Common examples of other income and intangible assets include free internet access, garbage collection, utility allowances, pet fees, free shuttle service to campus, meal plans, bonuses for unit additions (view, balcony, high floor), washer/dryer or appliance rental fees, furnished units, and free or paid parking. There are certainly other examples of “freebies” and “benefits” that a property offers to incentivize occupancy.

Since many appraisers will include between 8% and 12% of other income in addition to the potential gross income from the rent book and income statement, it is easy for an appraiser to accidentally double other income or to accidentally include as taxable certain intangibles incorporated in the realized or expected rent.

Similarly, when performing benchmarking or determining market rents, it is also important to consider these sources of other income and intangibles. Not all competing properties within the same market will offer an identical set of benefits, amenities or concessions to increase occupancy.

Market trends

Since COVID-19 and the return to campus, many student accommodations are offering substantial concessions to stabilize occupancy. At some properties, these concessions represent up to 25% of potential gross income for the 2022/2023 academic year.

Whether this trend will continue over the next few academic years is unclear, but it is important to realize that many appraisers do not automatically adjust concessions when using asking rents in their potential gross income calculations. When discussing the property with an appraiser, be sure to distinguish between asking rents (often labeled “market rents” on a rent book) and actual rents realized or expected after concessions.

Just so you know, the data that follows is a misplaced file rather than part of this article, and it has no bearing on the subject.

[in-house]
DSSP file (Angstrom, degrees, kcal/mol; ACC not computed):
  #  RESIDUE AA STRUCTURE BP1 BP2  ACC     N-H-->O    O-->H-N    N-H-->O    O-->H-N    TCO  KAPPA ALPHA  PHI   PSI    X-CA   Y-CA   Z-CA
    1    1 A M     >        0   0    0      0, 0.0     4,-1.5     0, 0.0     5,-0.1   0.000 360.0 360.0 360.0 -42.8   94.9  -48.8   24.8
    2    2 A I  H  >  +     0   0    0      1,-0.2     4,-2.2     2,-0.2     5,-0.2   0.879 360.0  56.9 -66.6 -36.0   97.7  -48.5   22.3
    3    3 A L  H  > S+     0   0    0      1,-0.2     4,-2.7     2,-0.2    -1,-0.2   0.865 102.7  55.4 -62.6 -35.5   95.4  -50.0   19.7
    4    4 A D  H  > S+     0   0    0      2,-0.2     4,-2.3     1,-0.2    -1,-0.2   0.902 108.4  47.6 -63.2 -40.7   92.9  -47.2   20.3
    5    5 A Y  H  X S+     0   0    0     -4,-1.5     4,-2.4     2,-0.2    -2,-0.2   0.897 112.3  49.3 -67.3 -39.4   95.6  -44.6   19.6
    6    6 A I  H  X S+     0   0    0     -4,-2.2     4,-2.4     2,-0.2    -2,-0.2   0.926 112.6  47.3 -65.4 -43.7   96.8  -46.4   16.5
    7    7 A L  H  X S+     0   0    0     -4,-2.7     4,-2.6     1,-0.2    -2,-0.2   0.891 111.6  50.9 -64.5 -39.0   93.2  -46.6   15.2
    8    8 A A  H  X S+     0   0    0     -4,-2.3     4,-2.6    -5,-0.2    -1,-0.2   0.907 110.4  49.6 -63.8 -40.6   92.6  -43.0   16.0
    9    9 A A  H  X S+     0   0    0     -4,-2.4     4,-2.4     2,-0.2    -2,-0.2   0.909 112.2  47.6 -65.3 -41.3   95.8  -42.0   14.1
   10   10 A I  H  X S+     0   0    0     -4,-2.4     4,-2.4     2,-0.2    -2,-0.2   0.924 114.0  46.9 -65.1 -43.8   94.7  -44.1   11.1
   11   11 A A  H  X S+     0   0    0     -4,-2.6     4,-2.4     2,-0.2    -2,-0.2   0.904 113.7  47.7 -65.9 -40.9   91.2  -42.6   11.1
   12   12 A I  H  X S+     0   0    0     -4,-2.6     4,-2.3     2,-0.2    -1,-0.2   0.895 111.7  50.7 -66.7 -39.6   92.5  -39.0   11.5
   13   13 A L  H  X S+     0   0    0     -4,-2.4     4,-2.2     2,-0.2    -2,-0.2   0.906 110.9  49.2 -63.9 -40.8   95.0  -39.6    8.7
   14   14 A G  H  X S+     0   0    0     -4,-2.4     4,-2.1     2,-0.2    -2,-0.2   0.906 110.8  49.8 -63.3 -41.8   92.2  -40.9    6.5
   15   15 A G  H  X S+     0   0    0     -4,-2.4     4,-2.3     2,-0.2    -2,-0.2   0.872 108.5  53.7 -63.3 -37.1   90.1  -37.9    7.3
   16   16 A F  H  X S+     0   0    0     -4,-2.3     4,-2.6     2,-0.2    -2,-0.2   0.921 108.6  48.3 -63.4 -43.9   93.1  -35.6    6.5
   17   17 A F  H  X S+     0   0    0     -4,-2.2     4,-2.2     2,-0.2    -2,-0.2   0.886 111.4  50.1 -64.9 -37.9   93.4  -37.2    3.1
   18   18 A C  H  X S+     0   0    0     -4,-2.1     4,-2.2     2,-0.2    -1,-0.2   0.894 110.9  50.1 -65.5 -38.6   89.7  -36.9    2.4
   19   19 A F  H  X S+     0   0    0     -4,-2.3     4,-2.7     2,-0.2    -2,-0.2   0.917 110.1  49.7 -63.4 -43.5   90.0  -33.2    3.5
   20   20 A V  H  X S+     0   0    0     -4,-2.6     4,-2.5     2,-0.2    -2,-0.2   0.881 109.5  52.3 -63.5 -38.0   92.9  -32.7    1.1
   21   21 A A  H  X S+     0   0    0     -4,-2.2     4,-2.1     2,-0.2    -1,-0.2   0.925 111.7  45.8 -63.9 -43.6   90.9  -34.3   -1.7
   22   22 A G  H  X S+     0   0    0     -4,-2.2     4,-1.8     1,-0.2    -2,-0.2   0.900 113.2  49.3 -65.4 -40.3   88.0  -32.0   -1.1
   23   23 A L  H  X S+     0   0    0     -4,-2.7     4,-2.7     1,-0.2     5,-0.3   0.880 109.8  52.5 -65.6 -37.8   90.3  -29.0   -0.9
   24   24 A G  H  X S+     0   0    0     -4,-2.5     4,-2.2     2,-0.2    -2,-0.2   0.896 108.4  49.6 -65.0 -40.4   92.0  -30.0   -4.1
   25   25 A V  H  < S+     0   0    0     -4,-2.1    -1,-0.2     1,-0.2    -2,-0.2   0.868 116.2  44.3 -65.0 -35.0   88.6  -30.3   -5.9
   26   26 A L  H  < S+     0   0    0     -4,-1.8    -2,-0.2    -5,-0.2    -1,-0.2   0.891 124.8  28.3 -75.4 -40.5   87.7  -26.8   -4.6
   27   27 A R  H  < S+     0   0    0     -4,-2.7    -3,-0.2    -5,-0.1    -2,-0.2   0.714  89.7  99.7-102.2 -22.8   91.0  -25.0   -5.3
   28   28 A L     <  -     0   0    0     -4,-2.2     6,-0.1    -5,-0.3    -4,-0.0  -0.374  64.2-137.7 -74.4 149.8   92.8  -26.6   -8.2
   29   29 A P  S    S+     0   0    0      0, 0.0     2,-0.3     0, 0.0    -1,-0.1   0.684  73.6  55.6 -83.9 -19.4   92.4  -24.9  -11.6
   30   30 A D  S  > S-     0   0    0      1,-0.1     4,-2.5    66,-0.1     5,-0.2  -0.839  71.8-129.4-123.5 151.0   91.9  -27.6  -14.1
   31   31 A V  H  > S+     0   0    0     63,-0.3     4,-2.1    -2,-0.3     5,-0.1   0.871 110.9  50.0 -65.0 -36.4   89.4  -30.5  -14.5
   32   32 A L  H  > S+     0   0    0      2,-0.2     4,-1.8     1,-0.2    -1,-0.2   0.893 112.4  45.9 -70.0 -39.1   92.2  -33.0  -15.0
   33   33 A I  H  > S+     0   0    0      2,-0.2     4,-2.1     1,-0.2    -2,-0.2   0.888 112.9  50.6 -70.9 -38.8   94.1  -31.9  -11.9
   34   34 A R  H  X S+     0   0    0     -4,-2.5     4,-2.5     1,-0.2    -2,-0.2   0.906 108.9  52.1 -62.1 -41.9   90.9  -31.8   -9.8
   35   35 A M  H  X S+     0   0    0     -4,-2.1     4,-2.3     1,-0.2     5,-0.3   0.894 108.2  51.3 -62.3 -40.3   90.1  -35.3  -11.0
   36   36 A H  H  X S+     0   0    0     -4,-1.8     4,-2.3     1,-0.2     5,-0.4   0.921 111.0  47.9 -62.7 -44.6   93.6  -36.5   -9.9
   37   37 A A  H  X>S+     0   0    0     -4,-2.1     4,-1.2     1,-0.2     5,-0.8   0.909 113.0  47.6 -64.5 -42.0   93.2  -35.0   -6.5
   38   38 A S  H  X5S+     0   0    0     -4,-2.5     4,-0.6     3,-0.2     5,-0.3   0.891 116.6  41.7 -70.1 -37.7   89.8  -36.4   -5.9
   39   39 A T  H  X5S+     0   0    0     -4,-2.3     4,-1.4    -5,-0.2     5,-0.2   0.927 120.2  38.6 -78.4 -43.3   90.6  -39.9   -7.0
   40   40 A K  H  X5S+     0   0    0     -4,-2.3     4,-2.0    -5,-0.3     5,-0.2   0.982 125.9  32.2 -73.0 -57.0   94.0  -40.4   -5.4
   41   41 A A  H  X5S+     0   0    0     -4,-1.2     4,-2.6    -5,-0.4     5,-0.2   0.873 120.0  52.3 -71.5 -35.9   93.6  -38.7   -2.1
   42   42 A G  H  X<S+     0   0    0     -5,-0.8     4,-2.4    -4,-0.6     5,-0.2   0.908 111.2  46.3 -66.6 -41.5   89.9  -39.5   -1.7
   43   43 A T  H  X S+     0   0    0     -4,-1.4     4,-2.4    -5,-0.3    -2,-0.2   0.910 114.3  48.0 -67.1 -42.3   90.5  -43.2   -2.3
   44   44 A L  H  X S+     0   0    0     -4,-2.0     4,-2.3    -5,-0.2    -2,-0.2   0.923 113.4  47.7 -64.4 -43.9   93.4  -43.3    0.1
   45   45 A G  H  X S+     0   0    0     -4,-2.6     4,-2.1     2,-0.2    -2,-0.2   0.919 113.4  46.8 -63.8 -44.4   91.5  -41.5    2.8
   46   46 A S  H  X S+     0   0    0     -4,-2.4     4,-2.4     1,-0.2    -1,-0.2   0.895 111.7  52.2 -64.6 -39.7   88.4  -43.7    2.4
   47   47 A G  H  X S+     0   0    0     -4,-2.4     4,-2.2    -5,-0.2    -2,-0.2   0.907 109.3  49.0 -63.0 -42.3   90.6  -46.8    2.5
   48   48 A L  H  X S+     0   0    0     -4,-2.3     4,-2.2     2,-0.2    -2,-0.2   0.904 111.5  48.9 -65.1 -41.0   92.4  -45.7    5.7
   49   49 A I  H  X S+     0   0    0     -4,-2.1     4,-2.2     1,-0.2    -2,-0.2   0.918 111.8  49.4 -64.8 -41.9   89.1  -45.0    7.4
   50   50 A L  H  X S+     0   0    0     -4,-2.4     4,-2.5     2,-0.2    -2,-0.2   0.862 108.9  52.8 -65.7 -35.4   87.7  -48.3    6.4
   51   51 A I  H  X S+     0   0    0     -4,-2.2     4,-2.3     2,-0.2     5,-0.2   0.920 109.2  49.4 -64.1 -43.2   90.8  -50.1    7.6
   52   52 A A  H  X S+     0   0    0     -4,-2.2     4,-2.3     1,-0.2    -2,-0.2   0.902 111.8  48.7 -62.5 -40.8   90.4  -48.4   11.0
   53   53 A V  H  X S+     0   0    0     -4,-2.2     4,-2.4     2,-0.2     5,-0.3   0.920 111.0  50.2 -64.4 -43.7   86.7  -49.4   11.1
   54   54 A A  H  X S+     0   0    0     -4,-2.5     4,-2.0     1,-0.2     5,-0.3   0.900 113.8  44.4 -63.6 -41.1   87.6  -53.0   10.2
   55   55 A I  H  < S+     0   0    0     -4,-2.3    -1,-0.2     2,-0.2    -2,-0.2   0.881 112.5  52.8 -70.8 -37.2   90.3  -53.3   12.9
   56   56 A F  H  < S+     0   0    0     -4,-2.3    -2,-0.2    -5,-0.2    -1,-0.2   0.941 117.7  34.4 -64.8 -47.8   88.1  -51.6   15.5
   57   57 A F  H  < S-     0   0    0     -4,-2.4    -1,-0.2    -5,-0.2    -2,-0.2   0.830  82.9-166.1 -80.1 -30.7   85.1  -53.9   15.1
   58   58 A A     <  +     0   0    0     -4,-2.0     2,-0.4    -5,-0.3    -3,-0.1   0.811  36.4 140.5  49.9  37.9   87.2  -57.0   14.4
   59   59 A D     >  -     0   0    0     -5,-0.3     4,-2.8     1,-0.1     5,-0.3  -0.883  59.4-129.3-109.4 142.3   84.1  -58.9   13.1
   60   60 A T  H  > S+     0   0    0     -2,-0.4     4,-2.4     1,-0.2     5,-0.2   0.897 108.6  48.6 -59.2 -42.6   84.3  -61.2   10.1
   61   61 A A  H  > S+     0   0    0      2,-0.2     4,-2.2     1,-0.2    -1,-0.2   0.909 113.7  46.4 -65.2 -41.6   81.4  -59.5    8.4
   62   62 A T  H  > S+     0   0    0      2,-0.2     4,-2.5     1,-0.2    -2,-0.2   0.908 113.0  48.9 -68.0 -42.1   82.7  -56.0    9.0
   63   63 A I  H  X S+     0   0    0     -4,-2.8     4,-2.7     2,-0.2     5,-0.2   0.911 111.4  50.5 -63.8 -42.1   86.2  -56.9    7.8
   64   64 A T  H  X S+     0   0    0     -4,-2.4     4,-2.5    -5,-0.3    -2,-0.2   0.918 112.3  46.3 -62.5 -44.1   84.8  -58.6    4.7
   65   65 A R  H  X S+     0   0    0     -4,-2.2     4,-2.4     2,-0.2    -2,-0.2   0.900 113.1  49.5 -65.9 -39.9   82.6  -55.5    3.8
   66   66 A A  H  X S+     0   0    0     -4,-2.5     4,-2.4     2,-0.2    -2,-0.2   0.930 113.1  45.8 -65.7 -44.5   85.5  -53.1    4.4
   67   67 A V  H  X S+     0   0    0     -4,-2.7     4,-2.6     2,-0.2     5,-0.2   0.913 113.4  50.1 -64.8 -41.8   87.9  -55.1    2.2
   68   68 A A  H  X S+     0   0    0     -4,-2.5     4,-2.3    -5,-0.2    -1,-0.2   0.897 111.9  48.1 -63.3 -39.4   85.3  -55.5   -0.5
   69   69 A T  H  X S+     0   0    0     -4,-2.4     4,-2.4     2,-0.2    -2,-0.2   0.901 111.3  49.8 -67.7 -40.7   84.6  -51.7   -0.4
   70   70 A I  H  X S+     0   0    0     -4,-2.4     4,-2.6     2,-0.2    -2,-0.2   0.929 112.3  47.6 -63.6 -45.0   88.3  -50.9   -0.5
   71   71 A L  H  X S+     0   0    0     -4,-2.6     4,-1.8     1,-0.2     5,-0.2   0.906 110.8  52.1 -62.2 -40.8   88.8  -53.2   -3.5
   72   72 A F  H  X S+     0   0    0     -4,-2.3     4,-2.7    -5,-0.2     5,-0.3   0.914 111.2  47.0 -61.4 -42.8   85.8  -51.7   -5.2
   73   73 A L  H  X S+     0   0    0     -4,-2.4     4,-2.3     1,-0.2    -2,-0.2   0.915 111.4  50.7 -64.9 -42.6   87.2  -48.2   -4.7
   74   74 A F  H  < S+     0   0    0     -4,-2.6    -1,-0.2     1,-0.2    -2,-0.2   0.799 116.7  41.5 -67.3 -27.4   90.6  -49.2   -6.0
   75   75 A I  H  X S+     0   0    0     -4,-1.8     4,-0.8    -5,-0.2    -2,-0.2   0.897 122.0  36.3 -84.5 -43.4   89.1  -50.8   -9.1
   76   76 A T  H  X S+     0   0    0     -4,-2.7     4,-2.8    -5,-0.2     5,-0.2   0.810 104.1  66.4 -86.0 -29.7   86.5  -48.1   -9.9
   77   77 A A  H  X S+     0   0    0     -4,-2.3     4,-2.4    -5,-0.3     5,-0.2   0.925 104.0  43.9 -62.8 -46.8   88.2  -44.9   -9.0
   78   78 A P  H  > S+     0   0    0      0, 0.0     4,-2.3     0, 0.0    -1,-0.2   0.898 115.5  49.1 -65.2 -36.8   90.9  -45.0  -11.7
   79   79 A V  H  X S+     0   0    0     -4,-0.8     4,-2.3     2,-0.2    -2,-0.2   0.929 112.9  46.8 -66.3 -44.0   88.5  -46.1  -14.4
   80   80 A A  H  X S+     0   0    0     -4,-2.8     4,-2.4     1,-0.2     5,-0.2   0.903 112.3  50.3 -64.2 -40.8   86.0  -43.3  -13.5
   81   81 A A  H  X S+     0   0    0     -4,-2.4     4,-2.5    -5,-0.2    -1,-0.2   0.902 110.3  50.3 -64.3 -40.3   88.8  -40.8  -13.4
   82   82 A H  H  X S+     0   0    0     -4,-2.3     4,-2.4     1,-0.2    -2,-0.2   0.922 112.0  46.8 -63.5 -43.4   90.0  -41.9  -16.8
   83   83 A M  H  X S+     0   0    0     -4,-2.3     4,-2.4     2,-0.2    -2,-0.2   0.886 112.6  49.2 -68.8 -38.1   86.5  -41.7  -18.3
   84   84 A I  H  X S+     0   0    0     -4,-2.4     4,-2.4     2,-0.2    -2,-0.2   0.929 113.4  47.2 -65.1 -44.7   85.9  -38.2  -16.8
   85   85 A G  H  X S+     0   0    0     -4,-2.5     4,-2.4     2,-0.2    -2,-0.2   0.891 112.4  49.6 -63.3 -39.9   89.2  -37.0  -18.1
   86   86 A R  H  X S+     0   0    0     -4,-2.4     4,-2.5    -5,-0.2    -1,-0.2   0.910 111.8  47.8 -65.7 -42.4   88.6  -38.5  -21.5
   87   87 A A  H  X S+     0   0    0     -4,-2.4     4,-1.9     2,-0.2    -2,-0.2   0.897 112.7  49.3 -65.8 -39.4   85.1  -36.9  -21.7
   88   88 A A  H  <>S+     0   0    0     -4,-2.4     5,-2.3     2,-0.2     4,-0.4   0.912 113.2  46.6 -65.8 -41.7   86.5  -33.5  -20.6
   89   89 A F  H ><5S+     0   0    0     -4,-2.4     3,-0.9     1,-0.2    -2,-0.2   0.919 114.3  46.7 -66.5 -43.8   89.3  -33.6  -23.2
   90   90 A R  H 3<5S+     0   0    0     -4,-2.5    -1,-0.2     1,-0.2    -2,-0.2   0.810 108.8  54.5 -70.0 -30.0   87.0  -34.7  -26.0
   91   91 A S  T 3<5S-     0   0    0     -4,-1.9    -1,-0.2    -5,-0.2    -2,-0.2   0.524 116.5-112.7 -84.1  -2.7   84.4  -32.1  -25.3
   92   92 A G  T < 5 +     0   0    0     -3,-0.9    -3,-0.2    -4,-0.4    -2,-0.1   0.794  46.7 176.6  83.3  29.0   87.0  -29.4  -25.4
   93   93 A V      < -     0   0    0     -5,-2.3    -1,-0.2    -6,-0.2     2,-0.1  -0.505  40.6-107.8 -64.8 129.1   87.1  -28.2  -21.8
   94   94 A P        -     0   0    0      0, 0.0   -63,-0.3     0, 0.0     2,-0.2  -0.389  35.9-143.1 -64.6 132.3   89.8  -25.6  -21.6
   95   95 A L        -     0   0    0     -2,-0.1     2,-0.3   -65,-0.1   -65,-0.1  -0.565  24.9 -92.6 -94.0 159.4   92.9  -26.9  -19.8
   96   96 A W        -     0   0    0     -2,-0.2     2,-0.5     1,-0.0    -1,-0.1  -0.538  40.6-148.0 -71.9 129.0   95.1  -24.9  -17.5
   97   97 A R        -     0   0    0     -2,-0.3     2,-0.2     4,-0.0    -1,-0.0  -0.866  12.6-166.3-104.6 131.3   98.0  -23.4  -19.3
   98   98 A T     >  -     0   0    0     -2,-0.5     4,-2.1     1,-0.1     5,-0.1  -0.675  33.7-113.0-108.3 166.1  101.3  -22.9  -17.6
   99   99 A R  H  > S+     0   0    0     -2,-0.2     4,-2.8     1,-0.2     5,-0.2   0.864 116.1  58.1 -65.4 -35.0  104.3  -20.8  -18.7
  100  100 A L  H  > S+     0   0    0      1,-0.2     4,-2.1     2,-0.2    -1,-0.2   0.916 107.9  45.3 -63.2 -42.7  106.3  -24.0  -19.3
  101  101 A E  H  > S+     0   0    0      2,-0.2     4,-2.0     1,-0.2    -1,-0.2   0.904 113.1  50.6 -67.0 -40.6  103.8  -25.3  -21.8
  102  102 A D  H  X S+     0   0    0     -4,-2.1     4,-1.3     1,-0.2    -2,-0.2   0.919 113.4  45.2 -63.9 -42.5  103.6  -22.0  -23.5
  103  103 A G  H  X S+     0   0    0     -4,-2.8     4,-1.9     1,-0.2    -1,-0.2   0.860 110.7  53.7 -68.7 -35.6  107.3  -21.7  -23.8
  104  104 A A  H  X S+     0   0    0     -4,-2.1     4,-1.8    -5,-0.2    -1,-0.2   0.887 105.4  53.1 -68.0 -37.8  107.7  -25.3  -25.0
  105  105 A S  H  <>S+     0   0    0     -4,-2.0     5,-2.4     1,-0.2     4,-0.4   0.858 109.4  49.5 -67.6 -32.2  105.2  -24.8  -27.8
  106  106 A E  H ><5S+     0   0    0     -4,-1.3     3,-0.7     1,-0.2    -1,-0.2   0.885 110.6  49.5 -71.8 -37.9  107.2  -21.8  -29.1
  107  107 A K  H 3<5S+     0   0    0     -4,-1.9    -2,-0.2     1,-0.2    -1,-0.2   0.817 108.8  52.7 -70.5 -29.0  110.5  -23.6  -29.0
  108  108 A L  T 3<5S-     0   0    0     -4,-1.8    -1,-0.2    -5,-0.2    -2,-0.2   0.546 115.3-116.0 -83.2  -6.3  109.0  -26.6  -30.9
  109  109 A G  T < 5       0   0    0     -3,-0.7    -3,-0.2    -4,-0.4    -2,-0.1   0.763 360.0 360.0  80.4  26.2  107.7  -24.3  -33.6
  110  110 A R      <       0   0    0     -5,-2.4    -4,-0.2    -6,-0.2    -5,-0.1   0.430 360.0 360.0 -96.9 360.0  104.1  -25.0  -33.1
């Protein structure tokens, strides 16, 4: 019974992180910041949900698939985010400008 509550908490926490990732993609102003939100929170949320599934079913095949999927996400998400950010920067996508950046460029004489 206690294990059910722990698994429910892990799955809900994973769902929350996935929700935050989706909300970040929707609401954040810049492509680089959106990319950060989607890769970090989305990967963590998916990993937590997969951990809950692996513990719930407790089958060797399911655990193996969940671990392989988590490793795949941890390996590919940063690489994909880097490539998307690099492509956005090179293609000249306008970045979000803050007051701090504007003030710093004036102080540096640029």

Because appraisers frequently group student housing with traditional multifamily properties in their market research, they often use capitalization rates determined by traditional multifamily transactions when appraising student housing. Since student housing cap rates are typically 50 to 100 basis points higher than conventional multi-family cap rates, it is important to ensure that appraisers use appropriate cap rates in their analyses.

When preparing property tax appeals for student housing, it is important to keep in mind how much these properties differ from traditional multi-family real estate. Differences in rental structure, comparator units, higher rates of other income, many intangible assets, required concessions and higher capitalization rates all contribute to a unique model that stands apart from traditional multi-family apartments .

Providing a reconciled approach that combines price per square foot with price per bed is a great starting point to start discussions with the appraiser and ensure you are talking “apples to apples”. Additionally, differentiating asking/market rents from actual/expected rents – while adjusting for intangibles, other income and concessions – will smooth out most of the differences with the appraiser’s income-based valuation.

John Stark is a tax consultant with the Austin, Texas-based law firm Popp Hutcheson PLLC, which focuses his practice on property tax litigation. The firm is the Texas member of the American Property Tax Counsel, the national affiliate of property tax attorneys.